Recent extreme events related to climate change at the landscape level (The 2017/18 Thomas fire, the Montecito mudslide etc.) opened up possibilities at the niche level for new initiatives such as Transition Design to be incubated in the hope of disturbing/destabilizing entrenched and unsustainable systems at the regime level. Other niche experiments include initiatives (interventions) such as new technologies aimed at water purification and a new openness to legislation taxing water use). We say ‘opened opportunities’ because Ojai’s invitation to Transition Designers or new water saving technologies did not/could not gain traction until climate change led to the critical lack of water that could not be solved within the existing regime structure.
Each team should attempt to map the various technologies, infrastructural systems, businesses, practices and services and ‘norms’ that are connected to the wicked problem from a socio-technical point of view. Ask where and how large systems are stuck and where attitudes, mindsets, values (landscape) contribute to the problem as well as practices and behaviors (regime). Pay particular attention to where barriers lie or where what the socio-technical researchers refer to as ‘path dependence’ may exist, because these are often points of opportunity for seeding systems-level change. Also, identify projects/initiatives or small movements that could represent Niche level changes with the potential to bubble up and disturb or fracture the Regime in ways that could help resolve the problem. Identifying these early signs can inform Assignment #4 in which teams will be asked to design ‘ecologies’ of systems interventions that help shift the transition toward a desired future.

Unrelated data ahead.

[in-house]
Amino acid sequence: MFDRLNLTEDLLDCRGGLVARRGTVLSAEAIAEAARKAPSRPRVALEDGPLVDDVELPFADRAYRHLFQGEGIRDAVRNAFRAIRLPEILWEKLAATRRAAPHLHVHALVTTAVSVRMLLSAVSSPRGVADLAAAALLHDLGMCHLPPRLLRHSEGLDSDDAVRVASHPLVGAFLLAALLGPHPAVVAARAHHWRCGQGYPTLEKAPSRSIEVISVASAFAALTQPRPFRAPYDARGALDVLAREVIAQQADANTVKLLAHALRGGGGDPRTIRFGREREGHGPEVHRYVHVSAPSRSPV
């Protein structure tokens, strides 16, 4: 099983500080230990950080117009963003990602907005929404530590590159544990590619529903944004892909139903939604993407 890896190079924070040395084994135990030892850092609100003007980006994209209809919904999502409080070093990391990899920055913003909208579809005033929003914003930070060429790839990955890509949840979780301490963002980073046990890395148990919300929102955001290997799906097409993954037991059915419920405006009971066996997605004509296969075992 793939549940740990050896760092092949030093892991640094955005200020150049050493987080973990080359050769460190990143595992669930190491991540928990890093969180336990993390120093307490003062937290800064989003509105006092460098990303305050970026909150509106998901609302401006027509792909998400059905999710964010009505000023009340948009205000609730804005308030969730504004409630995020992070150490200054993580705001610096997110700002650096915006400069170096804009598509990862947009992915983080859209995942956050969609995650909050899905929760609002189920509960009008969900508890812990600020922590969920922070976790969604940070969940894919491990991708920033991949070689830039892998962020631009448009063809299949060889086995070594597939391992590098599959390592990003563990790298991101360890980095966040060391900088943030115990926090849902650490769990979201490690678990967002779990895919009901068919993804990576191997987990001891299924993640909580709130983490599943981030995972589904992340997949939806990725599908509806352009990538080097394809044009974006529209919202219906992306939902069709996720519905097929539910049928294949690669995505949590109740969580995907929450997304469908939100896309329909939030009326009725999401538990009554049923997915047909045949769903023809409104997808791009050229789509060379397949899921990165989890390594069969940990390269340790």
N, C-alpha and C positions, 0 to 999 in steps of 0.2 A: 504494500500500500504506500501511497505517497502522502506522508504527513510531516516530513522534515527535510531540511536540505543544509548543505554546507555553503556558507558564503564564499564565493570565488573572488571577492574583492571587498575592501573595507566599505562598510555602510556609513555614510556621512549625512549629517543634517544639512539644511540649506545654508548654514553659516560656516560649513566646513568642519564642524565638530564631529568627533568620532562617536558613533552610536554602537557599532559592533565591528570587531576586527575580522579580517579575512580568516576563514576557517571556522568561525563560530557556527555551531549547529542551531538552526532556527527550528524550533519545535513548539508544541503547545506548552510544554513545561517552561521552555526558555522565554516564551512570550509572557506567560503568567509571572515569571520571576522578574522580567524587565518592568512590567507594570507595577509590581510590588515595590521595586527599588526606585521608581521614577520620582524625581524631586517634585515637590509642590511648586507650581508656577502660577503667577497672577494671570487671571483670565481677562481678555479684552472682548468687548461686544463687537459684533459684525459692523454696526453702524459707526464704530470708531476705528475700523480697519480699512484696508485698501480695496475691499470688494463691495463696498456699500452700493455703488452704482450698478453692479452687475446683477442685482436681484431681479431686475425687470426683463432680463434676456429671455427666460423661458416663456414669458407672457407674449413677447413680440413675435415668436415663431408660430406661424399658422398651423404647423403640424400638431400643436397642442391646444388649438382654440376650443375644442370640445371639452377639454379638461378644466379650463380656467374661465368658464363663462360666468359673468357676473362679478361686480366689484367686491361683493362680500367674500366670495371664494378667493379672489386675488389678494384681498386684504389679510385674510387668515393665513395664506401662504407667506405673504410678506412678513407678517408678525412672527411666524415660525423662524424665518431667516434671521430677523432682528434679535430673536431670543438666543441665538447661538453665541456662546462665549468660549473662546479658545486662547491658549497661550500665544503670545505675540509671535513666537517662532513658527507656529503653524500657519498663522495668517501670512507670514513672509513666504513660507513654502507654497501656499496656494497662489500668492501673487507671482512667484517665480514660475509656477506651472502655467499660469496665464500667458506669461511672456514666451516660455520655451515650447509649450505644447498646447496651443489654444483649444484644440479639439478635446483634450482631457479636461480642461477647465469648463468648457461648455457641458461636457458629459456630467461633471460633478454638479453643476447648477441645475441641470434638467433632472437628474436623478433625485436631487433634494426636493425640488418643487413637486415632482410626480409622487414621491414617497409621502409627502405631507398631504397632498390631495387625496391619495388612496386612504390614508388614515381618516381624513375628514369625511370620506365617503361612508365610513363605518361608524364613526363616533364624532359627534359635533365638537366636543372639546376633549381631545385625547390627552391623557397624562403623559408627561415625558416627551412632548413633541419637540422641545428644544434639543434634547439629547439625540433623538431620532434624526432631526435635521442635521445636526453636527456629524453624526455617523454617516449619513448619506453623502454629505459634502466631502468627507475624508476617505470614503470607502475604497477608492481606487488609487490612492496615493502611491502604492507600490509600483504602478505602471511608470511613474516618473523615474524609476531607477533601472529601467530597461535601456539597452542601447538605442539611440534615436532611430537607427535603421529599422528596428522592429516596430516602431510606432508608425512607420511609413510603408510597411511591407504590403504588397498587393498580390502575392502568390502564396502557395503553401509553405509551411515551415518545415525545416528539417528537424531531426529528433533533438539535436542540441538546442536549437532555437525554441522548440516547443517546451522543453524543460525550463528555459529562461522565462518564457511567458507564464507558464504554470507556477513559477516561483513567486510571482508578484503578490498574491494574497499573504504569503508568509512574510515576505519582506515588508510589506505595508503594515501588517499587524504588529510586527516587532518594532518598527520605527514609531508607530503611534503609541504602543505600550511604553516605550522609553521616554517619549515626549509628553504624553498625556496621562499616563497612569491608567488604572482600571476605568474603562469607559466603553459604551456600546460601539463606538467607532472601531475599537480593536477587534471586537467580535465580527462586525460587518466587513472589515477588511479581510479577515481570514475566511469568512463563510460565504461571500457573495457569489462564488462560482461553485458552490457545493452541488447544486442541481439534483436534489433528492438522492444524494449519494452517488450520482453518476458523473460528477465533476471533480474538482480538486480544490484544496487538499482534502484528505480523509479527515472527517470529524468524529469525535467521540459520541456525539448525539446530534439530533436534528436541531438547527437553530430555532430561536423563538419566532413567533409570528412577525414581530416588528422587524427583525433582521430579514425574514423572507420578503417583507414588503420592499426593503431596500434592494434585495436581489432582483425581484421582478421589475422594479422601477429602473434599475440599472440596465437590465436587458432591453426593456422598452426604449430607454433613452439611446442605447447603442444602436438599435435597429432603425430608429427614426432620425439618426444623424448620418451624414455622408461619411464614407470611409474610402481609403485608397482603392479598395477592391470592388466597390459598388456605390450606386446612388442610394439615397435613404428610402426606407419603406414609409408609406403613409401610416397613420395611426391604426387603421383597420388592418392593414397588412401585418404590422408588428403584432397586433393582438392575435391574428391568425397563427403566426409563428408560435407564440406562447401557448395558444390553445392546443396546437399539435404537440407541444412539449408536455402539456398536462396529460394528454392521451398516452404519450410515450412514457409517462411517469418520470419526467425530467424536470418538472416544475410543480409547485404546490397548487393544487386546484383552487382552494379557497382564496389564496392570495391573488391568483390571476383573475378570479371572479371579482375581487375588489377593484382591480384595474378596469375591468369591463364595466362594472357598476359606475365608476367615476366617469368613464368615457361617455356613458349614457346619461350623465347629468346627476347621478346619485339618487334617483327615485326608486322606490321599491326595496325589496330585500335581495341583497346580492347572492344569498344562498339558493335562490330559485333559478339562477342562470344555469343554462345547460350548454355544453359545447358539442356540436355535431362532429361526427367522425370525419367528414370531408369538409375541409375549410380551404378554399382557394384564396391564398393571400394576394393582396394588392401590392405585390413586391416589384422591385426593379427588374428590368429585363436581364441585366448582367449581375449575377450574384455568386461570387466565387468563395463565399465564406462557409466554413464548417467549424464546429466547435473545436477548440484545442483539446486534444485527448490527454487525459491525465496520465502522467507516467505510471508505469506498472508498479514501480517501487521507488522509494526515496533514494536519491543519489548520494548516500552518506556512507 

Identifying points for systems interventions: Once the team has developed a good visual overview of the problem on the project canvas with post-its (resembling the Geels diagram), begin to identify ‘leverage points’ within the system where proposed solutions would have the greatest potential for change — solving for the problem (we say solving for the problem because their is no single solution that will solve it). It might be easiest to begin at the level of the niche. What new projects or solutions could be proposed, protected and developed at the regime level? Do they address stakeholder concerns/hopes? What is occurring at the landscape and regime level that would enable or prohibit these proposed solutions? Is it possible to introduce interventions at all three levels simultaneously that reinforce each other (feedback) to impact the problem more significantly? What are existing projects, solutions, policies, norms etc. that can be leveraged for greater impact? (sometimes projects that may seem unrelated, when linked, can become powerful collective leverage points for change). Within this context, ‘leverage’ might mean connecting new and existing solutions, amplifying some, or in other cases, ‘dampening’ or eliminating them altogether. Remember Meadows’ concept of positive and negative feedback loops and the ways in which they can drive change within a system.